What's wrong with this picture?
This is the 100th posting on this blogspot. It also happens to be one year old.
A celebration? No.
I thought I might review and look back at what the experiences have been writing a blogspot.
Francisco Roque “Rocky” Nogales has been my friend for over 25-years and my editor for 22-years.
He joined the police department in 1980 and we worked along side each other for several years.
We had similar political philosophies, especially about law enforcement, the Albuquerque Police Department and in particular, officers’ issues of hours, wages, working conditions and safety. He became my campaign manager when I ran for president of the Albuquerque Police Officers’ Association in 1985. Nogales served on the executive board of the APOA and in 1989, he became president for a one-year term.
He was promoted to sergeant and lieutenant before retiring in 2002.
Here he is editing a posting of mine a few months ago while he took a break from work as a GEICO fraud investigator.
I give much of the success of this site, thus far to Nogales. He places commas for me, is my sounding board, grammarian and the one who says, “this is a little confusing.” He keeps me from going too far astray.
This blog started as a requirement for an electronic publishing class I took in the 2006 spring semester through the Communications and Journalism track at the University of New Mexico, taught by Zac Van Note.
I developed a formula for my postings based on how I photograph. I look for the unusual or what is out of place. That which stands in contrast to what is projected or meant to be perceived.
I do not use all of the technology available through the blogosphere. To the contrary, I approach this as a blank sheet of paper that allows me to be an electronic pamphleteer.
I do not use hot links and try to maintain some degree of journalistic professionalism. Though I follow many of the standards of news papering, I am more of a columnist and you will get a face full of opinion after I give you the news or history of an event.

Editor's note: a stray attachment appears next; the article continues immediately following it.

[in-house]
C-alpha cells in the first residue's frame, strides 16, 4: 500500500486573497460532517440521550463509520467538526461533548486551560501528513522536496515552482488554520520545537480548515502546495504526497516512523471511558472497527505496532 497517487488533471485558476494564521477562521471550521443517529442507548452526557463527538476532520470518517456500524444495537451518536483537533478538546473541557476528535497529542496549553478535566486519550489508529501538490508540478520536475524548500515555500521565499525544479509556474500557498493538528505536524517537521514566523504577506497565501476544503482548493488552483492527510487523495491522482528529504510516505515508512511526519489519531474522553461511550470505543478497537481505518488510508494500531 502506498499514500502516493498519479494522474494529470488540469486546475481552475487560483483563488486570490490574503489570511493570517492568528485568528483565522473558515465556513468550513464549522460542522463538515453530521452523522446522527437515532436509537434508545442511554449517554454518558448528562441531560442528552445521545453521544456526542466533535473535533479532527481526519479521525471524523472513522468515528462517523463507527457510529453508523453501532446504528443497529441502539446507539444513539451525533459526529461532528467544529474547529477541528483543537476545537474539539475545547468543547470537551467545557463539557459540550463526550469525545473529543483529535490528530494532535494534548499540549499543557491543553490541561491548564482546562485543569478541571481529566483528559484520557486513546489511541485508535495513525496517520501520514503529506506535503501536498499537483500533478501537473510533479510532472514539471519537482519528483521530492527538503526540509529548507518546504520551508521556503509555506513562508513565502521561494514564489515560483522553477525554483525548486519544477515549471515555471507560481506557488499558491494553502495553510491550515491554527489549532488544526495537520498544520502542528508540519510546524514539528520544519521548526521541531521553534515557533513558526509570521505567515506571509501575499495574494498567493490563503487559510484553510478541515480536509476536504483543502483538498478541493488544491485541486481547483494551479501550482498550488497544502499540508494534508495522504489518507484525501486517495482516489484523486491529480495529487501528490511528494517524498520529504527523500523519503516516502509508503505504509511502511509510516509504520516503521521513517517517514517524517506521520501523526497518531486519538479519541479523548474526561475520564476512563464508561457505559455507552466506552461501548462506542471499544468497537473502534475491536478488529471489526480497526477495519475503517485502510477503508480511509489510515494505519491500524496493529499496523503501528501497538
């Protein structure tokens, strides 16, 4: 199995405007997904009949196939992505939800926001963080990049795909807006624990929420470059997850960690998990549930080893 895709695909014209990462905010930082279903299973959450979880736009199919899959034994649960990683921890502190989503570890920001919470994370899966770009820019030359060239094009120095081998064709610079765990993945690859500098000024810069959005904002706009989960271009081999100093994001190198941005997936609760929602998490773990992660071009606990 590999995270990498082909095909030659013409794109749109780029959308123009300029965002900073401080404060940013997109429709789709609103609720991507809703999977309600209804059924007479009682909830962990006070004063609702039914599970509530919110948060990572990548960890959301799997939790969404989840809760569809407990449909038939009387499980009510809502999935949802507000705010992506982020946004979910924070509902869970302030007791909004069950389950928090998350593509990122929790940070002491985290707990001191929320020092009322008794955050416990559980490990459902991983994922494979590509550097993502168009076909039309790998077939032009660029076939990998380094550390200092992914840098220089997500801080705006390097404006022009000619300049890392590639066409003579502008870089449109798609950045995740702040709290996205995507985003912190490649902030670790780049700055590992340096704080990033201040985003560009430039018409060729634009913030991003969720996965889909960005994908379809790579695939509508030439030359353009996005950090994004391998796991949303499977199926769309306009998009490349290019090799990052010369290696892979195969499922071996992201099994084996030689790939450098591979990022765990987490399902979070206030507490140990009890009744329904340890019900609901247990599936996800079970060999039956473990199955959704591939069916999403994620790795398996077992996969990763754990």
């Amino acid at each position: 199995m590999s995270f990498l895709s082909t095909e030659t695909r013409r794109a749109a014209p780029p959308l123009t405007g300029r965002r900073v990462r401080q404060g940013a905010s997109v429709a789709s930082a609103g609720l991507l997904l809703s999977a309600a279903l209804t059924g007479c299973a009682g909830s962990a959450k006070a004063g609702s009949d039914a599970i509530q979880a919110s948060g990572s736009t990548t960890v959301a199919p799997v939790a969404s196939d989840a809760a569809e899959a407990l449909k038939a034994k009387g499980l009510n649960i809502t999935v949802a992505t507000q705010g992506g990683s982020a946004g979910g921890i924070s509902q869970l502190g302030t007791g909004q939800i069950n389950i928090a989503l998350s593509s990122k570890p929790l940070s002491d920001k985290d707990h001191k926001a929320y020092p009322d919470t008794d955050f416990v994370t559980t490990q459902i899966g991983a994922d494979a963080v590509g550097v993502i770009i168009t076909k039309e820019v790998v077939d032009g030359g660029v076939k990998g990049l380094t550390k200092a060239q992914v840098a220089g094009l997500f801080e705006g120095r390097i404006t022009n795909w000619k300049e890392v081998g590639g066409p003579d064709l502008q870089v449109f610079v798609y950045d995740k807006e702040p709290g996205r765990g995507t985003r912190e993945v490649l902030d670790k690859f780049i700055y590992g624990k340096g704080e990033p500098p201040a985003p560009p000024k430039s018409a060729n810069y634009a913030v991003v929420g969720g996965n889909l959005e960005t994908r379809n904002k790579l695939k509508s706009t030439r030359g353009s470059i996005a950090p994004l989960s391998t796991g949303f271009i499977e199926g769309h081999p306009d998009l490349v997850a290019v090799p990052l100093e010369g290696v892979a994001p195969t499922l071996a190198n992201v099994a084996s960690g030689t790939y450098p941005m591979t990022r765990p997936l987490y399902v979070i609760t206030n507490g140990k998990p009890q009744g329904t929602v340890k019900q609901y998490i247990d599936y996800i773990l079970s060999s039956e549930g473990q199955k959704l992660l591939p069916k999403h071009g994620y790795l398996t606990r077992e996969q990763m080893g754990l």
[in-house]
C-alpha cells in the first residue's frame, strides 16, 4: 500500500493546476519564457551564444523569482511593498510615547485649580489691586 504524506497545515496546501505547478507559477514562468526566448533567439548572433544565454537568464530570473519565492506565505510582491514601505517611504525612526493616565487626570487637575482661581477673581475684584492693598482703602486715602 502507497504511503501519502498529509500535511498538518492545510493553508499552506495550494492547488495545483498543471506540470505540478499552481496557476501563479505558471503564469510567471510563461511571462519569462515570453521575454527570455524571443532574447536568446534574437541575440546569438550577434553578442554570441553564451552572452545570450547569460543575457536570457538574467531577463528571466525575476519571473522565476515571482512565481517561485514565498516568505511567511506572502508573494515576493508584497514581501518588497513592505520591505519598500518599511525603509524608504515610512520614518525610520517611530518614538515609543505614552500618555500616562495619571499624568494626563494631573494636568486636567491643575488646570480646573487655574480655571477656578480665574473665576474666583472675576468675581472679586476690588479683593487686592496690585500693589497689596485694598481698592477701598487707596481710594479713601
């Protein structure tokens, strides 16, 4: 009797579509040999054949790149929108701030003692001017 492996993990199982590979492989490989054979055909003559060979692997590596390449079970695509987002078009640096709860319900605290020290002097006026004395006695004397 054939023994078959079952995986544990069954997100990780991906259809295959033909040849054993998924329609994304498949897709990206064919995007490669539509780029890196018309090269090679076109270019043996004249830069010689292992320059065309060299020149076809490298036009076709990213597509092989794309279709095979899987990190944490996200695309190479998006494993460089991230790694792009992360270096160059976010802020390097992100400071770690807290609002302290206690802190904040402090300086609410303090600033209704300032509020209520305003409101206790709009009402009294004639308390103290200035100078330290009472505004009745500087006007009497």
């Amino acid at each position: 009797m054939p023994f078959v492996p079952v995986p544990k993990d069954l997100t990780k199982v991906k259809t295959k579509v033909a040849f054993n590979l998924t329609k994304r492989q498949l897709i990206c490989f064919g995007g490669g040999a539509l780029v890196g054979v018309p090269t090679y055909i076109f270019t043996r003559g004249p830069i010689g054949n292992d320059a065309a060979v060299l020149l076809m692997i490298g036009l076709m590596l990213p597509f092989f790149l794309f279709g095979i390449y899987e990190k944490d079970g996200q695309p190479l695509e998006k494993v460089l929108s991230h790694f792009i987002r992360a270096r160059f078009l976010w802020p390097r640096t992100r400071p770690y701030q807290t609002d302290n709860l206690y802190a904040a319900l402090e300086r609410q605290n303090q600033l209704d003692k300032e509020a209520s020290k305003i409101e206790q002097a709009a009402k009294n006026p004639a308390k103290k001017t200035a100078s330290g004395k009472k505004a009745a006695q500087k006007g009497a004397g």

I attempt to give you a perspective beyond just the facts and try to avoid allowing spin masters to distort the meat of an issue. I avoid being constrained by the journalistic rules under the guise of fairness that calls for offering an opportunity to respond to a particular issue. Such rules can actually allow for manipulation by public information officers, politicians and those pushing their agendas against facts and realities.
Yes, I have my own agendas, but I try to let you know what they are. They are: the First Amendment, fairness, open government, and due process.
I would like to get both sides of an issue but when confronted by a lack of access or met with spin that avoids the question, I forego the unresponsive answer. I believe, as Linda Elerbee, journalist and author of “And So It Goes: Adventures in television,” who thinks the audience is smart enough to know or figure it out.
By way of example: the City of Albuquerque’s PIO will not return a phone call, the city refuses to respond to requests for inspection of public records. Those city officials who do make comments, sometimes are instructed by department directors not to answer particular questions. There are a number of governmental and political officials at the state and federal levels who also refuse to recognize citizens who are involved in journalistic efforts because they are not the big commercial mainstream media.
Paul Livingston, a lawyer, has had some major influence on this site.